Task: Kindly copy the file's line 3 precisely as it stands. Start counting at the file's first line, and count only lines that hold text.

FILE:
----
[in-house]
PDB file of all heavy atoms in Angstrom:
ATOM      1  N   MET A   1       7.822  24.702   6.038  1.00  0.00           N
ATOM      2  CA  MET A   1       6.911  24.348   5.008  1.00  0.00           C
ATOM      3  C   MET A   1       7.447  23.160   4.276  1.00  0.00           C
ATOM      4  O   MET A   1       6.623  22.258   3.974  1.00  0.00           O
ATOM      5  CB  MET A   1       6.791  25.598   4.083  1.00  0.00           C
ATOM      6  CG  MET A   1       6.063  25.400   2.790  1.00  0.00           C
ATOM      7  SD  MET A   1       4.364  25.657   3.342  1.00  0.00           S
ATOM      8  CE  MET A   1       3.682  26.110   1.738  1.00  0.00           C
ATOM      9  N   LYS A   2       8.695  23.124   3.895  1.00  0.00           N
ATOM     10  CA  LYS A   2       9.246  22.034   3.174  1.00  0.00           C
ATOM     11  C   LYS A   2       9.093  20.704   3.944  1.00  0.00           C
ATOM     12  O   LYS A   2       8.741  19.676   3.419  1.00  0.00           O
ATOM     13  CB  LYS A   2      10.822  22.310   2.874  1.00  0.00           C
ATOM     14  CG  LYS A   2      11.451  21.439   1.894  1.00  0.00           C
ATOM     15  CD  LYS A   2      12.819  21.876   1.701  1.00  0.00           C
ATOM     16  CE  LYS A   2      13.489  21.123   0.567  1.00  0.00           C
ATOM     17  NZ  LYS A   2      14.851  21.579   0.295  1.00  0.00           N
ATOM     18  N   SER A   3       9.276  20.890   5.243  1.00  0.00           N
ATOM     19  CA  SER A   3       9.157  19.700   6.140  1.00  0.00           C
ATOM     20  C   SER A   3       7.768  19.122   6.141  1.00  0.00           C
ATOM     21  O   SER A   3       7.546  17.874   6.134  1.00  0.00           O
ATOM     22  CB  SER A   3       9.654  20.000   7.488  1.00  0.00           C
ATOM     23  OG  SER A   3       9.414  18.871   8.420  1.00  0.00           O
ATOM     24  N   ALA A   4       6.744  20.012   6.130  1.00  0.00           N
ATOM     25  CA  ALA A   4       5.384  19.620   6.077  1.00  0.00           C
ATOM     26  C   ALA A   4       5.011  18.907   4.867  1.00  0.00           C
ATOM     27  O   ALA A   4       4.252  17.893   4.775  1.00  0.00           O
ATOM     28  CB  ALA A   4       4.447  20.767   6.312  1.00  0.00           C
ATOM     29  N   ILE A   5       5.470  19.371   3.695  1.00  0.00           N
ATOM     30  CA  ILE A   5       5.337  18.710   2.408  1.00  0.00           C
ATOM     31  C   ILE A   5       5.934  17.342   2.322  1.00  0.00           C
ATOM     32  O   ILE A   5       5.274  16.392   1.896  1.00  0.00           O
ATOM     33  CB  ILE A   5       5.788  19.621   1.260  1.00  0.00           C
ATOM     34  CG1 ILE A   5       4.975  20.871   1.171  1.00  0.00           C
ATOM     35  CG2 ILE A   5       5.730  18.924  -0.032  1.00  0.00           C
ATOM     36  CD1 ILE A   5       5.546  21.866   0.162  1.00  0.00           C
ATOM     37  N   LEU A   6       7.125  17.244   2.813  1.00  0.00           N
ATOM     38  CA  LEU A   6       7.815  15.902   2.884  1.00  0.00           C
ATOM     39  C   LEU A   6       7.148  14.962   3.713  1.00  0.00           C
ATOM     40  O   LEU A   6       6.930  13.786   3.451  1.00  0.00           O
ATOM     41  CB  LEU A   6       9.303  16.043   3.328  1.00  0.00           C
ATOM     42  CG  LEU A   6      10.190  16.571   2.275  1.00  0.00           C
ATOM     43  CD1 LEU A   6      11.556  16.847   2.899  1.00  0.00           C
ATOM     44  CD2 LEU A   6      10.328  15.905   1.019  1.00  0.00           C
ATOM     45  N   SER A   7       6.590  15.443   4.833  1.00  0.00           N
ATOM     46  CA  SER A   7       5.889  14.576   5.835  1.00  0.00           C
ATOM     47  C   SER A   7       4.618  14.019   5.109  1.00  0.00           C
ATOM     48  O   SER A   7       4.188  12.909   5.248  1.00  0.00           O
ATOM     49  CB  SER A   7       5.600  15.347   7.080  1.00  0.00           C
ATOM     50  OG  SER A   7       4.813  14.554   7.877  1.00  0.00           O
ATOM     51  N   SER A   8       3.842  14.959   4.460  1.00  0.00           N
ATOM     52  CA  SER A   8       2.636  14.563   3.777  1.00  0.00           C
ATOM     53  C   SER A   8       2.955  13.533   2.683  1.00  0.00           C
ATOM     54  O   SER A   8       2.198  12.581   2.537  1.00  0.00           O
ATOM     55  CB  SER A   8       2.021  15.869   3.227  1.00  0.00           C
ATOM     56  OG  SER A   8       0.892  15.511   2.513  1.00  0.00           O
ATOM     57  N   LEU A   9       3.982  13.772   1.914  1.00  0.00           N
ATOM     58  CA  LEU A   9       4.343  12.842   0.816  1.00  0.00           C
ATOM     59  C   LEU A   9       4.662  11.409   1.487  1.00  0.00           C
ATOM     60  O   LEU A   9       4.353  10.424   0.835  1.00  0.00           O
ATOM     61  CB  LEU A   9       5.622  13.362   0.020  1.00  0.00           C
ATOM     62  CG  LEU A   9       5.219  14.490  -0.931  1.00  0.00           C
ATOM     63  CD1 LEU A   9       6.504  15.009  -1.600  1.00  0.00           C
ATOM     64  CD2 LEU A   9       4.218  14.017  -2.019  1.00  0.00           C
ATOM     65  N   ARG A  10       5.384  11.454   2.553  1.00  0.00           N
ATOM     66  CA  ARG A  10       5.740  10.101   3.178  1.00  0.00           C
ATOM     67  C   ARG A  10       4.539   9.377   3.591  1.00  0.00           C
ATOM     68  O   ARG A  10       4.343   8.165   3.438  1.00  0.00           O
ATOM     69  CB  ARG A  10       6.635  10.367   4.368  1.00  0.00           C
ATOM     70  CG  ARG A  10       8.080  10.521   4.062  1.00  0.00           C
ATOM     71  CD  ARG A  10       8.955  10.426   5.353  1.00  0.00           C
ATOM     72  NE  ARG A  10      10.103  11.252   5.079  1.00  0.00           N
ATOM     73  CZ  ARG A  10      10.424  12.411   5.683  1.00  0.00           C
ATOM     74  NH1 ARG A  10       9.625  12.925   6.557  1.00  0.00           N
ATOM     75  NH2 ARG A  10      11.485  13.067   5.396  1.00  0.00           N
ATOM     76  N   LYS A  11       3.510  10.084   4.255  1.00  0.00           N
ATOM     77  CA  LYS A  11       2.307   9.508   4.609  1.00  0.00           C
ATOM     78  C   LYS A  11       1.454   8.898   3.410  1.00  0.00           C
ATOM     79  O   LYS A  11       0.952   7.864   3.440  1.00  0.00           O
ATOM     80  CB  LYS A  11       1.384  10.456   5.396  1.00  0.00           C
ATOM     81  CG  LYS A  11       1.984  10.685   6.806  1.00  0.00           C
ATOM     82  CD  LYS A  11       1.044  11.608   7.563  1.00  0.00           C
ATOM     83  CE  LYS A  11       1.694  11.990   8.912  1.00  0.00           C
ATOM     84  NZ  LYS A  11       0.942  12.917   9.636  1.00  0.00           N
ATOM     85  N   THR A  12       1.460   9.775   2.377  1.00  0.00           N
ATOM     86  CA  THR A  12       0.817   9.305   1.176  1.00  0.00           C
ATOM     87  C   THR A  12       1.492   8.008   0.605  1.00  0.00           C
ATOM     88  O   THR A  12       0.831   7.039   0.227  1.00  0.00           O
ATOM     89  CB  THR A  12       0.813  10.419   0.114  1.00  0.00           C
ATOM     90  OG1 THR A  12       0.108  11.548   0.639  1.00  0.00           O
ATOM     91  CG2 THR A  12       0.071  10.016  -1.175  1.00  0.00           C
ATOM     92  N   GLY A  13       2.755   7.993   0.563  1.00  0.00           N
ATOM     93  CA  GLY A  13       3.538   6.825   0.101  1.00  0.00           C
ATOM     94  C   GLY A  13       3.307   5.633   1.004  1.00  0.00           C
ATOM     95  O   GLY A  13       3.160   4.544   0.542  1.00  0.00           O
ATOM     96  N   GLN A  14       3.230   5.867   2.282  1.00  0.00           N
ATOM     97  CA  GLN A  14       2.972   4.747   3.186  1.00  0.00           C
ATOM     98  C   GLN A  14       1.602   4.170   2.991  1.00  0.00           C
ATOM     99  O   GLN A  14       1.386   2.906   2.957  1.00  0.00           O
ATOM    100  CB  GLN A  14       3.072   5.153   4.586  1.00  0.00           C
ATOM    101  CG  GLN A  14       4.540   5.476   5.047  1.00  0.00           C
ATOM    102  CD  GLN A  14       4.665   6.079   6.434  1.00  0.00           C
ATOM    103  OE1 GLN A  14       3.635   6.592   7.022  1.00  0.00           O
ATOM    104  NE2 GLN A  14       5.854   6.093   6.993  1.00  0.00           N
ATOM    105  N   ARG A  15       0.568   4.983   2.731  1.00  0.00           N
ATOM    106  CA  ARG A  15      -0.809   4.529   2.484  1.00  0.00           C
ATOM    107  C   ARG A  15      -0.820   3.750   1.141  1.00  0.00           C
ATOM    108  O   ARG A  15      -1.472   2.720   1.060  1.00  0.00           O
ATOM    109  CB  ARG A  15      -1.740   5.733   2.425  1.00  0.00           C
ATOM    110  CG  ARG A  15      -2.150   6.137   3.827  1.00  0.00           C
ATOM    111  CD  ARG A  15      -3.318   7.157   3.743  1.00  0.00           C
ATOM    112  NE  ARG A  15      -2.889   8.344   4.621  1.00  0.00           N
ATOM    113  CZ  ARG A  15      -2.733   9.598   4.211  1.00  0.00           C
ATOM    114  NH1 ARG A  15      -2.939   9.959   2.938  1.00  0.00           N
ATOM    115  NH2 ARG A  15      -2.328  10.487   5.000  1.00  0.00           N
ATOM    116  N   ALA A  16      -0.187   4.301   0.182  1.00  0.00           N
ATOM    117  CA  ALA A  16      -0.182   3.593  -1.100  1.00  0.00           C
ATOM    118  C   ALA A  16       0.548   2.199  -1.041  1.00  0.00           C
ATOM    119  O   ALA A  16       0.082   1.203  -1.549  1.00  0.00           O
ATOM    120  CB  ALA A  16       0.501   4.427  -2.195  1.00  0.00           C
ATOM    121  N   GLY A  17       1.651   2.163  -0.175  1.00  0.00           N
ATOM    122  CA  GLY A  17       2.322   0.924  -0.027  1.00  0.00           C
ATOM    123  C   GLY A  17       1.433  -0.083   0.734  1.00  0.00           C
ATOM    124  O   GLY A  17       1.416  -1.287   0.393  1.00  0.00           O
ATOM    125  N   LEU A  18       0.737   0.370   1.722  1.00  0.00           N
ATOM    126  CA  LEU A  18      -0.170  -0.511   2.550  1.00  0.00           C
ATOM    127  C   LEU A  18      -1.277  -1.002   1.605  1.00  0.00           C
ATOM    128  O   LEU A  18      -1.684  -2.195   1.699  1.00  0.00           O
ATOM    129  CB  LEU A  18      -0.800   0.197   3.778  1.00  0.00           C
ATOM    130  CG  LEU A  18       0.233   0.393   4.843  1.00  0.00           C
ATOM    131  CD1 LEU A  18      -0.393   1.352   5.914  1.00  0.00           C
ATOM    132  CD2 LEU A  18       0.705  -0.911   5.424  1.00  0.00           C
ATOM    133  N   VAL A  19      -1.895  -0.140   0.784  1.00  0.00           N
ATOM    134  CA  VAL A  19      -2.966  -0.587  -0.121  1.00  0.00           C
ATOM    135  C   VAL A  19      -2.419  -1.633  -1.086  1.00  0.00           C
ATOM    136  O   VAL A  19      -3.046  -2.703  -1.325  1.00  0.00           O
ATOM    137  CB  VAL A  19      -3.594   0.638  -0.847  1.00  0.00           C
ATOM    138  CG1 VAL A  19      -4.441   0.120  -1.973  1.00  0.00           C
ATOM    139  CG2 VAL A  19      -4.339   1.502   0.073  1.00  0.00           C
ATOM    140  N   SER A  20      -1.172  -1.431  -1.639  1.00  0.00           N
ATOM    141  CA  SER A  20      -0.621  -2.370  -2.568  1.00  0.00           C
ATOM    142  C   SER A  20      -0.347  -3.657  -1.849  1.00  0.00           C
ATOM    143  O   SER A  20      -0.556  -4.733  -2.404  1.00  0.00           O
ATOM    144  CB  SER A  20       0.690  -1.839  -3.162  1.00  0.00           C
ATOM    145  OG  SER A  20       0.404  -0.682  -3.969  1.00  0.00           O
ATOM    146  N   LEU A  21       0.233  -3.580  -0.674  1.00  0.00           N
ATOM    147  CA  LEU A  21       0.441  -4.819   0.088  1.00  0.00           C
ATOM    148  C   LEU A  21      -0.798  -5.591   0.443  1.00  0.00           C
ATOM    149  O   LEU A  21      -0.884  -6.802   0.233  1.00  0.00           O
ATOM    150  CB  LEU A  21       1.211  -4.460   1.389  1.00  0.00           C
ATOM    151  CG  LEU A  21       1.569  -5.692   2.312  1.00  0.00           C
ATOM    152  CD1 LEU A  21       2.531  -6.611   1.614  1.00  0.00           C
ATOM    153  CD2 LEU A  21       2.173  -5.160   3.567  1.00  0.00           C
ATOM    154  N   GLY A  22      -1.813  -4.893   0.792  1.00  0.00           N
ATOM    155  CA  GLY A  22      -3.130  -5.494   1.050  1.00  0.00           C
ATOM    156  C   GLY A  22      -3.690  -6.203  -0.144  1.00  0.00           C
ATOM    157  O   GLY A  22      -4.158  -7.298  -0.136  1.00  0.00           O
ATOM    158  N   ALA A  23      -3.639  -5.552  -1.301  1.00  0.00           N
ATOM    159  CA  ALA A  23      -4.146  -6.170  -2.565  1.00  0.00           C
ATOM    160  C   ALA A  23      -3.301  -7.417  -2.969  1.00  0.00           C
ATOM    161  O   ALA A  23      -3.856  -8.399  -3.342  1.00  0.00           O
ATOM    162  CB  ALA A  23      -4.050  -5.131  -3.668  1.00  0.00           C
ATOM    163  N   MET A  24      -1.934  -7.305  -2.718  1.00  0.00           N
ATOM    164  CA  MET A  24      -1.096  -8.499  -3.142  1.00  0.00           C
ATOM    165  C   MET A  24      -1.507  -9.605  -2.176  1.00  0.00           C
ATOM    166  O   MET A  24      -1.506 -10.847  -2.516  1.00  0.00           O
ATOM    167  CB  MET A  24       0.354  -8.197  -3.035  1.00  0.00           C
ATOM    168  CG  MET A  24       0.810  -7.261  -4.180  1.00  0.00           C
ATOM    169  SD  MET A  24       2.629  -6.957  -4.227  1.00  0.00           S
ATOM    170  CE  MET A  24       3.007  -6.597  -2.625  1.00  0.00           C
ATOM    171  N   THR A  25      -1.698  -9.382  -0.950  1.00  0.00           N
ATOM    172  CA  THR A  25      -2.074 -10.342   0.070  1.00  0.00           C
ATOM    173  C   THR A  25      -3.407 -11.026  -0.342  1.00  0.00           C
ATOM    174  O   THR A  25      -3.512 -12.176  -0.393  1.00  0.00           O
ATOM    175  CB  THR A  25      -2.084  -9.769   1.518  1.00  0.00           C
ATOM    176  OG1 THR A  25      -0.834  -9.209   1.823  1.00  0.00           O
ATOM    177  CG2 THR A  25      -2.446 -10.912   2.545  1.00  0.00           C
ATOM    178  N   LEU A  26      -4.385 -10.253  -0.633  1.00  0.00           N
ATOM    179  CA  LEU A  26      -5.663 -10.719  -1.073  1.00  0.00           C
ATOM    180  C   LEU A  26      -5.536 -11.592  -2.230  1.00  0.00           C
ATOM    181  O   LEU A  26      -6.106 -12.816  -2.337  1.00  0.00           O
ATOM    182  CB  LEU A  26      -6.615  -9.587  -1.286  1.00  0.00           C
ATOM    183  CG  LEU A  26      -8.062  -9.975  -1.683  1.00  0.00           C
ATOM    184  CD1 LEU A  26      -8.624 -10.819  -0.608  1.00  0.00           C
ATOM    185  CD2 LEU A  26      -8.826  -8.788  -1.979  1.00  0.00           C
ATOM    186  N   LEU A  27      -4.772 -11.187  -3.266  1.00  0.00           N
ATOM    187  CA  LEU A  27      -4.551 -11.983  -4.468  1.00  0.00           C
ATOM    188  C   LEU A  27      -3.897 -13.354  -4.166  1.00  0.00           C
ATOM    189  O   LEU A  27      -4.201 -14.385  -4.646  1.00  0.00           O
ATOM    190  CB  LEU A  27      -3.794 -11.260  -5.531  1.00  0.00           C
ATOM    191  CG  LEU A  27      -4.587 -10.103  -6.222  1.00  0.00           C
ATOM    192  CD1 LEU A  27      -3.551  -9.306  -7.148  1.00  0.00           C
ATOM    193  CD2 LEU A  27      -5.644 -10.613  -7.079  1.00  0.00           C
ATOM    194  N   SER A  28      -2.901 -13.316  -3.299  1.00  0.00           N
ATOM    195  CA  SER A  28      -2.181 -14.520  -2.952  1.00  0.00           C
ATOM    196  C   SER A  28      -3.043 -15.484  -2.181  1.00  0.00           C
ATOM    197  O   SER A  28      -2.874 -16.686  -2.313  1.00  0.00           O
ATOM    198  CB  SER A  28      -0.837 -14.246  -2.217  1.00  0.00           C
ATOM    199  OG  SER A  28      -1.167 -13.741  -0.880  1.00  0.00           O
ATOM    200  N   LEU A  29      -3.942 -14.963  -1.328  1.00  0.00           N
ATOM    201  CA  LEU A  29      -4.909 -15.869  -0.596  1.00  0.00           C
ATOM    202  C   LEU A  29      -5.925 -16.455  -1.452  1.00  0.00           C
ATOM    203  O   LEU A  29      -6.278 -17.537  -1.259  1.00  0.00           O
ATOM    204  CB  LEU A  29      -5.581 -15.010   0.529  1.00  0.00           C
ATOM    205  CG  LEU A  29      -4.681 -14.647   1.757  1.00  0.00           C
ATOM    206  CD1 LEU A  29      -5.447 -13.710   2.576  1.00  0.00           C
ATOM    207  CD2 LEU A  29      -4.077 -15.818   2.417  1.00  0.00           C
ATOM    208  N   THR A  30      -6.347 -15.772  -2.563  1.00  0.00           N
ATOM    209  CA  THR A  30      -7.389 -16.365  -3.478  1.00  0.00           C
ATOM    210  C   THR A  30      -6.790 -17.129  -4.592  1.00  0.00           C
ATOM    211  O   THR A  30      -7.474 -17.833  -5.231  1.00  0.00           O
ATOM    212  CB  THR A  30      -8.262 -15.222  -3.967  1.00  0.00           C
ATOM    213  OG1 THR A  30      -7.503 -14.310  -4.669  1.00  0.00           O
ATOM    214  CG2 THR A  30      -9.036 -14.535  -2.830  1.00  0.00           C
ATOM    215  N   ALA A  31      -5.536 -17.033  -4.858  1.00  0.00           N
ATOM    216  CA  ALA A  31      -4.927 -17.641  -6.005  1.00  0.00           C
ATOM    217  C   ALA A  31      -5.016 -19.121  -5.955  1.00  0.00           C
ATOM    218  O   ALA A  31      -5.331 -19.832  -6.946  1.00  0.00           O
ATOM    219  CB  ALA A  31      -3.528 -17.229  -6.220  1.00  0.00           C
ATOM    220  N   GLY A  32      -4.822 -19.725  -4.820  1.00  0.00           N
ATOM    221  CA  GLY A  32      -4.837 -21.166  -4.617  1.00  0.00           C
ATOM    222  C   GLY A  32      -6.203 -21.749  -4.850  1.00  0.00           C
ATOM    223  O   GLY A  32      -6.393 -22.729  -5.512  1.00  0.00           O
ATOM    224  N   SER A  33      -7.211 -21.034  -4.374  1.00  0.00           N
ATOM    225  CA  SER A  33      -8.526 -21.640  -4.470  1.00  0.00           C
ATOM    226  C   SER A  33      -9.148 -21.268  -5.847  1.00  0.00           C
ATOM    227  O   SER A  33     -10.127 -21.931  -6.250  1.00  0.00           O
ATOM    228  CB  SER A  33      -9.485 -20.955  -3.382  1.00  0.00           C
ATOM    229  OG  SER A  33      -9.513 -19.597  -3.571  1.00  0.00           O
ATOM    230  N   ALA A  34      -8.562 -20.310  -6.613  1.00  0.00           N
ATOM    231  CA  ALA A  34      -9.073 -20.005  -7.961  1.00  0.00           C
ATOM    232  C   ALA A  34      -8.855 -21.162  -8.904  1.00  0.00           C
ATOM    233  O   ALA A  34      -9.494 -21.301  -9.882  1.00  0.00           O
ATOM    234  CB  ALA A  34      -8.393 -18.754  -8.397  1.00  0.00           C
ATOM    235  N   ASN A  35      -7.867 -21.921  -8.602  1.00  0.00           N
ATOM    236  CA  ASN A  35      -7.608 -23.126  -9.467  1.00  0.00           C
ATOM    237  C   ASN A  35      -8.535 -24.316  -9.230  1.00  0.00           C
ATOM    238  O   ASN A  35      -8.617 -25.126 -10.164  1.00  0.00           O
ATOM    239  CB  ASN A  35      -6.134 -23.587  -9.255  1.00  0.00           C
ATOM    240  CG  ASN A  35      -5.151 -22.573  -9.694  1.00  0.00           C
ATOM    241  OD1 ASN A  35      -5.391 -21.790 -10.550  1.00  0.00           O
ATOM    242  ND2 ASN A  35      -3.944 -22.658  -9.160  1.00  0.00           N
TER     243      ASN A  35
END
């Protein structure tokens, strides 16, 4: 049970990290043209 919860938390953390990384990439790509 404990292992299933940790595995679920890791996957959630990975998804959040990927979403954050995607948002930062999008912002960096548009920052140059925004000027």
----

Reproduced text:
ATOM      1  N   MET A   1       7.822  24.702   6.038  1.00  0.00           N